To say I’m disappointed with this response would be an understatement. Saddened, yes. And appalled, for sure.

I think I began to confront just how disappointed and appalled I feel about the official Catholic response when I engaged, this last week, in a heated battle of words with a right-wing Catholic on Facebook. This is a youngish man (a straight white one who proudly bills himself as a member of the dude bro club of American culture, American Catholic culture not excepted) whom I had credited with some intelligence. He maintains a Catholic-themed blog that I’ve tried to follow even when I almost never agree with anything he says, because it seemed to me to stand out among right-wing Catholic blogs for the quality of its writing, which had suggested to me that there was a brain working somewhere in the background of the blog.

And then I heard his angry, petulant, immature response to the Obergefell ruling, and began to realize that, as with the bishops with whom he stands, he ultimately has nothing. Nothing, that is, of any substance with which to justify his stance, as a privileged heterosexual man comfortable within the heterosexist boys' club that is, in his view, the Catholic church per omnia saecula saeculorum, against the human rights of LGBT people . . . . 

Nothing but the same old threadbare, insubstantial, totally unconvincing arguments the bishops have offered us for years now: Let this single barrier fall, and all of Christian civilization will fall. Etc.

My erstwhile Facebook friend bombarded me with "The church has never changed and never will change"; "You and your sort believe only in power"; "I talk theology and you respond by talking sociology." In that arrogant know-it-all way so many ill-formed Catholics of the JPII generation have, he condescended to me, who happen to have a doctorate in theology with a concentration in the history of Christian thought, and who have long understood that the history of the church clearly demonstrates that its teaching can and does self-evidently change. 

We self-evidently don't live in the world of Paul or the catacombs, so self-evidently something has to have changed over the years in how we do church, and it is mind-boggling to hear someone whom I'd credited with having a brain arguing that nothing has changed or can change in the church's way of doing business or its teaching.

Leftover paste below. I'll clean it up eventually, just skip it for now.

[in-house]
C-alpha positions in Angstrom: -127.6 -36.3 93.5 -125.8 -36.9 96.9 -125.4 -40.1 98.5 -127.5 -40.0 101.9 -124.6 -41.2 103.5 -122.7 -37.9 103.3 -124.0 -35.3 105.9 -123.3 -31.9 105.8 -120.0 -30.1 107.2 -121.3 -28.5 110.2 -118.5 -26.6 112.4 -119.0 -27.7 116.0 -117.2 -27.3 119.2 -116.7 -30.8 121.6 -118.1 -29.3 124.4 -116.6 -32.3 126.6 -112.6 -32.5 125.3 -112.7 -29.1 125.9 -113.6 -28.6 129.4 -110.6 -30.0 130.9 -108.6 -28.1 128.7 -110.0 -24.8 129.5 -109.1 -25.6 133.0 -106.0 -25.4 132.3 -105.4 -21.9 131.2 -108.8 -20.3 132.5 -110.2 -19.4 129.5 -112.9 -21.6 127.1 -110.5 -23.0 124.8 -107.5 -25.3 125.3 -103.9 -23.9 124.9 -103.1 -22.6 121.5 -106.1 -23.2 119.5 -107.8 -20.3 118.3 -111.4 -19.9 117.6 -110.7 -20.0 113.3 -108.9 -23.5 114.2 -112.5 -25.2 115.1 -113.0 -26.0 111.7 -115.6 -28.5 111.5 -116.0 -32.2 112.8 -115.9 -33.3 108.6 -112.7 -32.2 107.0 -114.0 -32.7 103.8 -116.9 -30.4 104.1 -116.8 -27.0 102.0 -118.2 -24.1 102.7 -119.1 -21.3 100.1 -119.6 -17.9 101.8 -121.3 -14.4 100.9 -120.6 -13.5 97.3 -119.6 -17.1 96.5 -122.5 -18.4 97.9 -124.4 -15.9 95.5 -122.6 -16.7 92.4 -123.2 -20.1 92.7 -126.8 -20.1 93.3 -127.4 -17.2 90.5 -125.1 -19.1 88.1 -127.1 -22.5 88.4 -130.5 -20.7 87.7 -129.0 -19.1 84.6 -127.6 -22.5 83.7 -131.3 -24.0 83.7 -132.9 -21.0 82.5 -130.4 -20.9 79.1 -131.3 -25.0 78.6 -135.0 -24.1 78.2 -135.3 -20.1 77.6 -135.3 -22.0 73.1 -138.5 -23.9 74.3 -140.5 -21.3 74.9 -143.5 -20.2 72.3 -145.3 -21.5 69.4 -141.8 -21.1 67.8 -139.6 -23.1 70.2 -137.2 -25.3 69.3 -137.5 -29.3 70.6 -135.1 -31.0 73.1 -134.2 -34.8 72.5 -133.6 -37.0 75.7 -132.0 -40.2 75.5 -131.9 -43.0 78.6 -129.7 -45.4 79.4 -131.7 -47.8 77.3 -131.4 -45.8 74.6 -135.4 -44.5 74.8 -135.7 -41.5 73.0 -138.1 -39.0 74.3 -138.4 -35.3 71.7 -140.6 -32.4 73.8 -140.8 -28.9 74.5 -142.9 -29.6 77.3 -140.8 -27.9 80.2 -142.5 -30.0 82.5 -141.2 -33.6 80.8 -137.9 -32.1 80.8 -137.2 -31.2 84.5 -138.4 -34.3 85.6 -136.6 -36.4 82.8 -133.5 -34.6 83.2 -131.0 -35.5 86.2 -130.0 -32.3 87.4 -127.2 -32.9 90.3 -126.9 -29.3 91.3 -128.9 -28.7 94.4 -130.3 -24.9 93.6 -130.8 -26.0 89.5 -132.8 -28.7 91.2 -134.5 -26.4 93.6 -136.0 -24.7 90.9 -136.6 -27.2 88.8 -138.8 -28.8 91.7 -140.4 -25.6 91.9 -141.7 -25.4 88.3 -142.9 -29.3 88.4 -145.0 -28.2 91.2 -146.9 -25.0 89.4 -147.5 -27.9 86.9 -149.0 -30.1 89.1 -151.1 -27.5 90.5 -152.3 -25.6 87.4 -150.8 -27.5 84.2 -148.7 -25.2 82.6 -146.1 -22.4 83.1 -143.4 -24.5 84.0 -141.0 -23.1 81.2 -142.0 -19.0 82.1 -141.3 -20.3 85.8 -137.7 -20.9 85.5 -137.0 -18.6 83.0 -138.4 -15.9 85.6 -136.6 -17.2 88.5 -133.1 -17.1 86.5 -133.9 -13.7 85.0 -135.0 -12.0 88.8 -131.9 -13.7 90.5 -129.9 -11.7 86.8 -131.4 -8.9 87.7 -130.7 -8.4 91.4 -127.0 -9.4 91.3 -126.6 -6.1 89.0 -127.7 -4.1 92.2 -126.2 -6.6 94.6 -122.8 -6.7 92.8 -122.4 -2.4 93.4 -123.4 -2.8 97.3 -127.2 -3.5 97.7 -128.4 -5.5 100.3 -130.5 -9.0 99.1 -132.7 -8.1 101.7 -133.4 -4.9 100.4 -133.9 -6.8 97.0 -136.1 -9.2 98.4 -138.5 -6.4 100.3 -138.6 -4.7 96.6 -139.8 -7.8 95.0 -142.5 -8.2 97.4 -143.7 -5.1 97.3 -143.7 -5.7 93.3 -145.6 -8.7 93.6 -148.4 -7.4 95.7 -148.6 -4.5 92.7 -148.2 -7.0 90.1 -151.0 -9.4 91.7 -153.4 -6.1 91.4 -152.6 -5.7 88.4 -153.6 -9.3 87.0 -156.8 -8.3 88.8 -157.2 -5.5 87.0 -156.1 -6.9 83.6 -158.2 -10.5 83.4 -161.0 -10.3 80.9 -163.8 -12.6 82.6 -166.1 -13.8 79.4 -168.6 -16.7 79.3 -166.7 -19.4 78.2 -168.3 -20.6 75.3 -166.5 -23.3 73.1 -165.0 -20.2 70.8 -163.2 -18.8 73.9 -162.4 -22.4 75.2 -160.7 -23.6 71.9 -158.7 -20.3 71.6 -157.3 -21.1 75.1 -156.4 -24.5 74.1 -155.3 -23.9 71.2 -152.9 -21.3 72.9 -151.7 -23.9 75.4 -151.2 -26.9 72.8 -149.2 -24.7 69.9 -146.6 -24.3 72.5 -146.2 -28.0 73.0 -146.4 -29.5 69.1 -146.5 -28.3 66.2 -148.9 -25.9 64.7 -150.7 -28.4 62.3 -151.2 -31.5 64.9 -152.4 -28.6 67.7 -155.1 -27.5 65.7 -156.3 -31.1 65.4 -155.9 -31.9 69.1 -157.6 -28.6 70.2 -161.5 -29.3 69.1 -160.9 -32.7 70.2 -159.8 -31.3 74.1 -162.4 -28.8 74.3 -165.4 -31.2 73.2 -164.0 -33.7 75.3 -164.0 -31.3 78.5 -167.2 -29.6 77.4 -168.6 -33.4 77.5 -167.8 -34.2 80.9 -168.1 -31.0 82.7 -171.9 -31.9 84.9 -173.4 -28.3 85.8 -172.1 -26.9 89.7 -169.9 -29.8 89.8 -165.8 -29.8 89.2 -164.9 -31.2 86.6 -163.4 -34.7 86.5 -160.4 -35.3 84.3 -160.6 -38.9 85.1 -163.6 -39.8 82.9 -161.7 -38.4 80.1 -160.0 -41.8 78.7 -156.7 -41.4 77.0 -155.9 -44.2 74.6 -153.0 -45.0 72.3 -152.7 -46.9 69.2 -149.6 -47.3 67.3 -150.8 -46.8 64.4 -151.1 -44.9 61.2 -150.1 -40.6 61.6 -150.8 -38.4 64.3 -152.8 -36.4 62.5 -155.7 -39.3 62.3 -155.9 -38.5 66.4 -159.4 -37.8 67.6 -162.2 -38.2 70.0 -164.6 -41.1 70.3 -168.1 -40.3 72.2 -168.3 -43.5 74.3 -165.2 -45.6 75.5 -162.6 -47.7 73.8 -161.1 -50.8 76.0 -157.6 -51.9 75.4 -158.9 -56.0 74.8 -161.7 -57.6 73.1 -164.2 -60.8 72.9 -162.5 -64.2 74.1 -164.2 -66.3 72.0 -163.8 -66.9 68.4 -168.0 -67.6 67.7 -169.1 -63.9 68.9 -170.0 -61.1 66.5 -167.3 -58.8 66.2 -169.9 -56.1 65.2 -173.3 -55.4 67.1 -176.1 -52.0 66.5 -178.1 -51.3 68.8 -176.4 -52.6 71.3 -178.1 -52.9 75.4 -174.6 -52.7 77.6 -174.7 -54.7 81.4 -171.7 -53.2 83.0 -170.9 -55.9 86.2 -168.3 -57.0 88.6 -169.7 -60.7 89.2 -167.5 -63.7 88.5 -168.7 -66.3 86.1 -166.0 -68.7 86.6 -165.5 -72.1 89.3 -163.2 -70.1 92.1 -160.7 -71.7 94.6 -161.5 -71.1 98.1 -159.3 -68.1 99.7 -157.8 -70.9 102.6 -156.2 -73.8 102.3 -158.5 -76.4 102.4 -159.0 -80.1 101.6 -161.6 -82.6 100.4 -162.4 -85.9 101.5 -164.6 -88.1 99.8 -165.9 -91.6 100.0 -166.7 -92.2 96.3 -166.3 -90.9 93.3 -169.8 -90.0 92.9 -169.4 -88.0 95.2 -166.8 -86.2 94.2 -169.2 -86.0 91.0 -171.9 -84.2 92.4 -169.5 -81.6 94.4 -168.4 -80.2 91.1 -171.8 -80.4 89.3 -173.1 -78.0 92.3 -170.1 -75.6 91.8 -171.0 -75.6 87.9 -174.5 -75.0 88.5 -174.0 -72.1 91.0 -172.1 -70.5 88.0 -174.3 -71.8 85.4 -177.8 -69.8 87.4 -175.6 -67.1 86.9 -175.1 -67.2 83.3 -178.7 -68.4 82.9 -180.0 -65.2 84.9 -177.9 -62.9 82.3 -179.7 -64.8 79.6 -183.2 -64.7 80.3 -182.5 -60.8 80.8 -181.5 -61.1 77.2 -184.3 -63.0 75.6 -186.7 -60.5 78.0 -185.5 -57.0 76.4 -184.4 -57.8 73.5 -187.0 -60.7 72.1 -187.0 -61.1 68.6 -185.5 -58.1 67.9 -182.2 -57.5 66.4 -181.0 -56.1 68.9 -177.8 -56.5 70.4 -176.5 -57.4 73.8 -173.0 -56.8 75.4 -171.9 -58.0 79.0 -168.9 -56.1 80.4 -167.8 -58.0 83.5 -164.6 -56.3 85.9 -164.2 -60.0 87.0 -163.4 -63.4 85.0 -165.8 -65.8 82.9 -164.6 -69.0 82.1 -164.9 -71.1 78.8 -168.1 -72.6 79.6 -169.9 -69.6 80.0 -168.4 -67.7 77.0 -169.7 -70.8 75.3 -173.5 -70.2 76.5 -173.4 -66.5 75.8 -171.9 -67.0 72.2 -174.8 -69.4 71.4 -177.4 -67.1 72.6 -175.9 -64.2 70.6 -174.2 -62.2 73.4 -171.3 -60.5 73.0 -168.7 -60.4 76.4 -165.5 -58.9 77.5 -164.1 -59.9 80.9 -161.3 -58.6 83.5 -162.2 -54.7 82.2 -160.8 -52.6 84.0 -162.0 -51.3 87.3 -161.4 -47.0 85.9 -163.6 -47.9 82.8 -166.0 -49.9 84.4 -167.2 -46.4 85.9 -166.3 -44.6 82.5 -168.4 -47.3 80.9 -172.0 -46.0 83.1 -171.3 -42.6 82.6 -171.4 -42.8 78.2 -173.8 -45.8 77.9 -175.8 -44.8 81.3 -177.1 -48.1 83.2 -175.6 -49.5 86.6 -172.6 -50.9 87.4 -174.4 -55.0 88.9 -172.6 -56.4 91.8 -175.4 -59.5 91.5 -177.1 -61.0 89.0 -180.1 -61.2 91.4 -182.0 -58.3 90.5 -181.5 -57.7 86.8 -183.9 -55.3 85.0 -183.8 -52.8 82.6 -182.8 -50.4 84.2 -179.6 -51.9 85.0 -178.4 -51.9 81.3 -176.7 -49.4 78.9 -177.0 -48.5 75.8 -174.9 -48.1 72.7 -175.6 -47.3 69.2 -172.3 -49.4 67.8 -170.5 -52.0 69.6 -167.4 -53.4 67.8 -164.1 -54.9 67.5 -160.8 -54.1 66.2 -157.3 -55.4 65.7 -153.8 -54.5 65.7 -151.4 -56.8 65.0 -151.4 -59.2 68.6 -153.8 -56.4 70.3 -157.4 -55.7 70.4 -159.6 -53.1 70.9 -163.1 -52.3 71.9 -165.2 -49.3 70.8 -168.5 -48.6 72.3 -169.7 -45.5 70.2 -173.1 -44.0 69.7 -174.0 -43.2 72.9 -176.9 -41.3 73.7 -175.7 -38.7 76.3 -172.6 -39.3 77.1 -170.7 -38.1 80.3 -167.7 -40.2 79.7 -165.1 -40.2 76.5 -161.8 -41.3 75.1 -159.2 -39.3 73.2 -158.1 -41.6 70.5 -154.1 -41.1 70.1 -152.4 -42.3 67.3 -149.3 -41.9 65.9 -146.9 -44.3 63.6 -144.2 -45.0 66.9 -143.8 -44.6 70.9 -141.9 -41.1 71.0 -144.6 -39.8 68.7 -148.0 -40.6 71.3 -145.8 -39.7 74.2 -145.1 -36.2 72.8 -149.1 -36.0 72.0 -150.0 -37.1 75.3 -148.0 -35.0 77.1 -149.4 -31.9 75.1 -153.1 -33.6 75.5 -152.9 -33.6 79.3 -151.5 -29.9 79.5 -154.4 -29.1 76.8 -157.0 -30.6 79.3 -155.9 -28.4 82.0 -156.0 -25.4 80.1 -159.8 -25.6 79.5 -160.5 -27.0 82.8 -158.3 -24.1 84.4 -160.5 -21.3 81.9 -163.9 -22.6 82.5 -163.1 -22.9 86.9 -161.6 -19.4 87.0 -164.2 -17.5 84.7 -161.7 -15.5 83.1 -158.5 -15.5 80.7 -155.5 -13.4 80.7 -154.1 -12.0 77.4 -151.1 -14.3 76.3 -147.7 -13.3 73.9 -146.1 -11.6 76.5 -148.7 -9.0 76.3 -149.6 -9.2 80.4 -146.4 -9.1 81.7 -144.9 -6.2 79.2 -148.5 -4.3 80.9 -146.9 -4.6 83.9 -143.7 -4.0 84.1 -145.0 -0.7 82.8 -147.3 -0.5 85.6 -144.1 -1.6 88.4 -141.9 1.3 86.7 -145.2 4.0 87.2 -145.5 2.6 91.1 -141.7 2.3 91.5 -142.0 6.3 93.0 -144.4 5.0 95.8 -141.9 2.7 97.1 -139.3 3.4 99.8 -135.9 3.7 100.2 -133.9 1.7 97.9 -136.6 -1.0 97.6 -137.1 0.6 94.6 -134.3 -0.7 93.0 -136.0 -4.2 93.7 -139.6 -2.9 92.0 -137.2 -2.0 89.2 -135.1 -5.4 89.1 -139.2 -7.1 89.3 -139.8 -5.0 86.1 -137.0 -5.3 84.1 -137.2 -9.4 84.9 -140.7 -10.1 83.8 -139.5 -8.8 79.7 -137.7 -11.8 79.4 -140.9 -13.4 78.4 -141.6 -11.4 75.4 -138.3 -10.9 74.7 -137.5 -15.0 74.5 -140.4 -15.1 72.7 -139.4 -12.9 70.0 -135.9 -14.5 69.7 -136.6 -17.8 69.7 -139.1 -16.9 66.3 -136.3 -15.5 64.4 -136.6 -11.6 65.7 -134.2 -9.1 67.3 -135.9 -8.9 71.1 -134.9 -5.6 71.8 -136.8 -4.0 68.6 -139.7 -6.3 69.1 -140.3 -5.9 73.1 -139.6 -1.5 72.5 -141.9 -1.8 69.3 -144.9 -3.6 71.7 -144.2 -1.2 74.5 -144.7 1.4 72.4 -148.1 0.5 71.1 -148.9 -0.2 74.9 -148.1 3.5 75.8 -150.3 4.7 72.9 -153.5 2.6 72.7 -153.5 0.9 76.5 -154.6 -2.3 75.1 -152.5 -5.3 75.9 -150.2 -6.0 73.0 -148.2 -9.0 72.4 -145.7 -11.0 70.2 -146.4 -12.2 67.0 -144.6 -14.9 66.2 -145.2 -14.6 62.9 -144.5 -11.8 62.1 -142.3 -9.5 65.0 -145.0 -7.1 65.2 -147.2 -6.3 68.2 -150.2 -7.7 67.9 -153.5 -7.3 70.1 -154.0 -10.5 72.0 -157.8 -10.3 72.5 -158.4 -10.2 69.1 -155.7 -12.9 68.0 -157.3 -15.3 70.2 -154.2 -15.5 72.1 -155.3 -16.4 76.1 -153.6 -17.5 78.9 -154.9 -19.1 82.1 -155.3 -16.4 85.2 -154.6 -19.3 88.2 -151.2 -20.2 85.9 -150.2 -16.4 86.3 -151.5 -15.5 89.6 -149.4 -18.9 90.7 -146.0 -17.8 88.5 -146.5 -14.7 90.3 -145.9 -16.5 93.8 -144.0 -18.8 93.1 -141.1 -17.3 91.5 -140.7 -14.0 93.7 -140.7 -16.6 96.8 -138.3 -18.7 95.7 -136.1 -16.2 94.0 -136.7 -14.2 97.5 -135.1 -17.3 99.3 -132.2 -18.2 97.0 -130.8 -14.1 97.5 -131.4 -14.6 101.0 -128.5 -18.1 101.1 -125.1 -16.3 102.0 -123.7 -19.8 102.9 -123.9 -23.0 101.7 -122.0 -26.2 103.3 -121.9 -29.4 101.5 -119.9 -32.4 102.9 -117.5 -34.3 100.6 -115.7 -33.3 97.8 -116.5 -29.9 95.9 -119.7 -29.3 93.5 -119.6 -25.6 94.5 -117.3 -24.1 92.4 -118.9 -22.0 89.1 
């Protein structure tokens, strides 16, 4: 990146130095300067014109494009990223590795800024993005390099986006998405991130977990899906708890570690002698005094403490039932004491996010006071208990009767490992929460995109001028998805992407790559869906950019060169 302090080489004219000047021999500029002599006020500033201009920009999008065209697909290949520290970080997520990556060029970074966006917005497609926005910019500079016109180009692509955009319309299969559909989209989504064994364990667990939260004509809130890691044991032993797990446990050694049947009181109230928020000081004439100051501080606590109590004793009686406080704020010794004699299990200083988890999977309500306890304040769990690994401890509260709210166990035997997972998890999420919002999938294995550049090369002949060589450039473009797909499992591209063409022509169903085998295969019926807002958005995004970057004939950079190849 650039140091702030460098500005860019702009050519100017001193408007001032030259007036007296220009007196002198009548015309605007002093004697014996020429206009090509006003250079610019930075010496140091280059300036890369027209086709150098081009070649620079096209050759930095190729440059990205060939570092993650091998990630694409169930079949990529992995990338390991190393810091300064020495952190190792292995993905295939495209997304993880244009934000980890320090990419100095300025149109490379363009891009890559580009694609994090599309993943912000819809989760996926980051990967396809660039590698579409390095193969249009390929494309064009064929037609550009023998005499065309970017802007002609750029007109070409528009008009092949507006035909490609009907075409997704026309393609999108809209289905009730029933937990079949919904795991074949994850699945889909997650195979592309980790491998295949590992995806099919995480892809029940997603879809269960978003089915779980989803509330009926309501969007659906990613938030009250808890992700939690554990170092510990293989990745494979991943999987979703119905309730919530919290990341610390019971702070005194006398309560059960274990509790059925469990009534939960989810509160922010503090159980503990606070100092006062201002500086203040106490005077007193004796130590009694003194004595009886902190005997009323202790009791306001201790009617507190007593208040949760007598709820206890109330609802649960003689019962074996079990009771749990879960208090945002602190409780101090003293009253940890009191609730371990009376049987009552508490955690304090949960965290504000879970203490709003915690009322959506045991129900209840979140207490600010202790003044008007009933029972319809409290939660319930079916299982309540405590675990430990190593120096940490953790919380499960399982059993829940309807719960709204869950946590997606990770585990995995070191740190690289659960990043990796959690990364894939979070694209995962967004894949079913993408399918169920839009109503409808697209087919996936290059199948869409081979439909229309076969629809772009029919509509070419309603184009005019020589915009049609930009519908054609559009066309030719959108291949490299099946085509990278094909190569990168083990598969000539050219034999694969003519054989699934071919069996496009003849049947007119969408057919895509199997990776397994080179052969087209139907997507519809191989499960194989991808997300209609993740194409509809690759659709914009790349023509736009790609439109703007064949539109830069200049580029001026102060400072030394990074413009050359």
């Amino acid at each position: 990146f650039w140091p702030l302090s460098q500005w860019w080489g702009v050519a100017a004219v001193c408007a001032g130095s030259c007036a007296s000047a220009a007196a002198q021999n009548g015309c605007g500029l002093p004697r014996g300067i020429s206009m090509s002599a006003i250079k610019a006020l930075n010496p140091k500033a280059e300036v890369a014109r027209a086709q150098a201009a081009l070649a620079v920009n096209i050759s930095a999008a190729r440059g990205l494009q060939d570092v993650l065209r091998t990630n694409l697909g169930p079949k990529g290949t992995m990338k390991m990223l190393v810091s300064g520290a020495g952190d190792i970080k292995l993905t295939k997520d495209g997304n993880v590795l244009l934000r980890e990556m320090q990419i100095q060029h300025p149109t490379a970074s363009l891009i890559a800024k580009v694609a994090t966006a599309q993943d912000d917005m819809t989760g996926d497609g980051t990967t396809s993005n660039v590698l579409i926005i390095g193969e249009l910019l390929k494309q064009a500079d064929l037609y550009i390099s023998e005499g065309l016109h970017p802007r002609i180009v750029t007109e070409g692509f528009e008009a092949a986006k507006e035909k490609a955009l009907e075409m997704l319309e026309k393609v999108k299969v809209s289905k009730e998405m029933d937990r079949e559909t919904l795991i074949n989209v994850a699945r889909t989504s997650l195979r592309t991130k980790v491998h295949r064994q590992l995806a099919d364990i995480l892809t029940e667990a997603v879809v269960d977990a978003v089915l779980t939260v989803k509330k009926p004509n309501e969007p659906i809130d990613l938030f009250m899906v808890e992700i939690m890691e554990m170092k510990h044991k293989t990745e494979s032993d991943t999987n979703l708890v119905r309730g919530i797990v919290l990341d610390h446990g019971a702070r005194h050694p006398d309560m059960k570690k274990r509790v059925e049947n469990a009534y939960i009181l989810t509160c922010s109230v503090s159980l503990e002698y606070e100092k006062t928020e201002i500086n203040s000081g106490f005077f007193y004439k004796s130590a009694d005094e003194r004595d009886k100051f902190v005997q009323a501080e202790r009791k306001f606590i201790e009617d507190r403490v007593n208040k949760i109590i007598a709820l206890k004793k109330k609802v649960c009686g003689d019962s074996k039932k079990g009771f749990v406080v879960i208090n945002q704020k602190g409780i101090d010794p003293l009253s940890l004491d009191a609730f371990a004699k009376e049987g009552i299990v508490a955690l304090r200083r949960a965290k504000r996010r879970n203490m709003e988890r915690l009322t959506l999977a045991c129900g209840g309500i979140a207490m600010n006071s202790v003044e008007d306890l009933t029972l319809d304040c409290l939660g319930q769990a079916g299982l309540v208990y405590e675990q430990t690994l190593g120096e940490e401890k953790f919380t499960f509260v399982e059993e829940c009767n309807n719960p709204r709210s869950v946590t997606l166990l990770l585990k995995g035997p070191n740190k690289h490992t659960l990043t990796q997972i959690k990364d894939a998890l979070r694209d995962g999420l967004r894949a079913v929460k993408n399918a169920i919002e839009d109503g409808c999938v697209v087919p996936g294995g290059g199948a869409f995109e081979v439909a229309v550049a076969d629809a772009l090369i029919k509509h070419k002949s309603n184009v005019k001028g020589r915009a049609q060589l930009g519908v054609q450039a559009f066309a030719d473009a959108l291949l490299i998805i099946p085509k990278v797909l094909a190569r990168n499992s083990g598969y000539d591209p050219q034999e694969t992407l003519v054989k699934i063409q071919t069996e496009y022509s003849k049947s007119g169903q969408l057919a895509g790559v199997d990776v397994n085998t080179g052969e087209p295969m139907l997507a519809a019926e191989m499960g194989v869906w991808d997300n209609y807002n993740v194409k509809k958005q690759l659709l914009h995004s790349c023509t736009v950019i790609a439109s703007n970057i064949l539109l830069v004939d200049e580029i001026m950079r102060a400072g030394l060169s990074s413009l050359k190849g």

Pat answers. Canned, unpersuasive arguments that rest solely on mere assertion, and not on any kind of seriously considered thought at all. Arguments that skate over the thin surface of thought instead of engaging thought. Formulaic responses that come right out of the shallow catechetical formation of his generation of John Paul II Catholics.

I feel sad, I think, as I look at the "official" Catholic response to Obergefell as represented in the bishops' ugly bulletin insert and my former Facebook friend's response echoing the bishops' response, because these responses show me in a new, unavoidable way, just how little the official Catholic position ever had going for it, despite the power it has long exerted in the public square. I suppose I had expected these folks to have had their eyes opened by Obergefell, and to recognize that they've simply been on the wrong side of history's moral arc. 

I expected them to reassess their positions, to admit that those positions were about little more than sustaining sheer, untenable bigotry, and that, in propping up prejudice and discrimination, these positions have done a lot of serious damage to a great many people who did not deserve to be damaged. 

I suppose that, silly as I am, I still expect some kind of apology from the leaders of my church for the destruction of my career as a theologian and that of my husband — especially when the Benedictine abbot at the very center of that horrific story has been caught by the media in a very embarrassing public lie about his knowledge that the priest he hired to replace me had a history of sexually assaulting seminarians.

But that apology is obviously not forthcoming. Not now, at least. Not in my lifetime. Not for me. Not for other gay Catholics badly hurt by many Catholic pastoral leaders during this dark period of Catholic history.

For LGBT Catholics, Obergefell is a moment of hope akin to a tiny glimpse of the eschaton as it breaks forth in history. No such glimpses seem ready to break forth within our church, however. Hope for us lies outside our church.

And, yes, that makes me sad.